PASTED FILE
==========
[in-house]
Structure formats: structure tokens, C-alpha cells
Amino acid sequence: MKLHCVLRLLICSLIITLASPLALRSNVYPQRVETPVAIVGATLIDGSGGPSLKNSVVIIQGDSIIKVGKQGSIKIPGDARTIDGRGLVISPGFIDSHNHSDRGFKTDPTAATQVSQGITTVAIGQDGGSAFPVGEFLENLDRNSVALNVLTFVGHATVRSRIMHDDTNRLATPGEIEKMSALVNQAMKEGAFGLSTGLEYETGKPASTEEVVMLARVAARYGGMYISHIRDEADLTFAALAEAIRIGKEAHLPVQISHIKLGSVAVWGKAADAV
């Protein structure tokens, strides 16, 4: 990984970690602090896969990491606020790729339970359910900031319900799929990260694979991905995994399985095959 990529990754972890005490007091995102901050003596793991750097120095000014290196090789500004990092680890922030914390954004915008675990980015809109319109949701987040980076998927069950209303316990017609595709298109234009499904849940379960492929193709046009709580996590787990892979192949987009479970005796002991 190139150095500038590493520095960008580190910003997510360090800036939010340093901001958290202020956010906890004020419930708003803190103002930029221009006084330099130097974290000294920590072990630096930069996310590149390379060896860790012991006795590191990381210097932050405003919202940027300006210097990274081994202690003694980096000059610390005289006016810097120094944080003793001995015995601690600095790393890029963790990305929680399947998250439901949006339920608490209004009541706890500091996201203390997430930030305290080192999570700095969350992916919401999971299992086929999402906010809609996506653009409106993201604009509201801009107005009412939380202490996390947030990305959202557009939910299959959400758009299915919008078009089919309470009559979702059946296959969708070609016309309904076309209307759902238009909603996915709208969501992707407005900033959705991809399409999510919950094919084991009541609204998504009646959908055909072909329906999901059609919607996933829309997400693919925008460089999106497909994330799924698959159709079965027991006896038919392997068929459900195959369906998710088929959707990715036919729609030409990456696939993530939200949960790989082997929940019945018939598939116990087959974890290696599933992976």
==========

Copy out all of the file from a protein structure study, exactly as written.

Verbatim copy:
[in-house]
Structure formats: structure tokens, C-alpha cells
Amino acid sequence: MKLHCVLRLLICSLIITLASPLALRSNVYPQRVETPVAIVGATLIDGSGGPSLKNSVVIIQGDSIIKVGKQGSIKIPGDARTIDGRGLVISPGFIDSHNHSDRGFKTDPTAATQVSQGITTVAIGQDGGSAFPVGEFLENLDRNSVALNVLTFVGHATVRSRIMHDDTNRLATPGEIEKMSALVNQAMKEGAFGLSTGLEYETGKPASTEEVVMLARVAARYGGMYISHIRDEADLTFAALAEAIRIGKEAHLPVQISHIKLGSVAVWGKAADAV
């Protein structure tokens, strides 16, 4: 990984970690602090896969990491606020790729339970359910900031319900799929990260694979991905995994399985095959 990529990754972890005490007091995102901050003596793991750097120095000014290196090789500004990092680890922030914390954004915008675990980015809109319109949701987040980076998927069950209303316990017609595709298109234009499904849940379960492929193709046009709580996590787990892979192949987009479970005796002991 190139150095500038590493520095960008580190910003997510360090800036939010340093901001958290202020956010906890004020419930708003803190103002930029221009006084330099130097974290000294920590072990630096930069996310590149390379060896860790012991006795590191990381210097932050405003919202940027300006210097990274081994202690003694980096000059610390005289006016810097120094944080003793001995015995601690600095790393890029963790990305929680399947998250439901949006339920608490209004009541706890500091996201203390997430930030305290080192999570700095969350992916919401999971299992086929999402906010809609996506653009409106993201604009509201801009107005009412939380202490996390947030990305959202557009939910299959959400758009299915919008078009089919309470009559979702059946296959969708070609016309309904076309209307759902238009909603996915709208969501992707407005900033959705991809399409999510919950094919084991009541609204998504009646959908055909072909329906999901059609919607996933829309997400693919925008460089999106497909994330799924698959159709079965027991006896038919392997068929459900195959369906998710088929959707990715036919729609030409990456696939993530939200949960790989082997929940019945018939598939116990087959974890290696599933992976």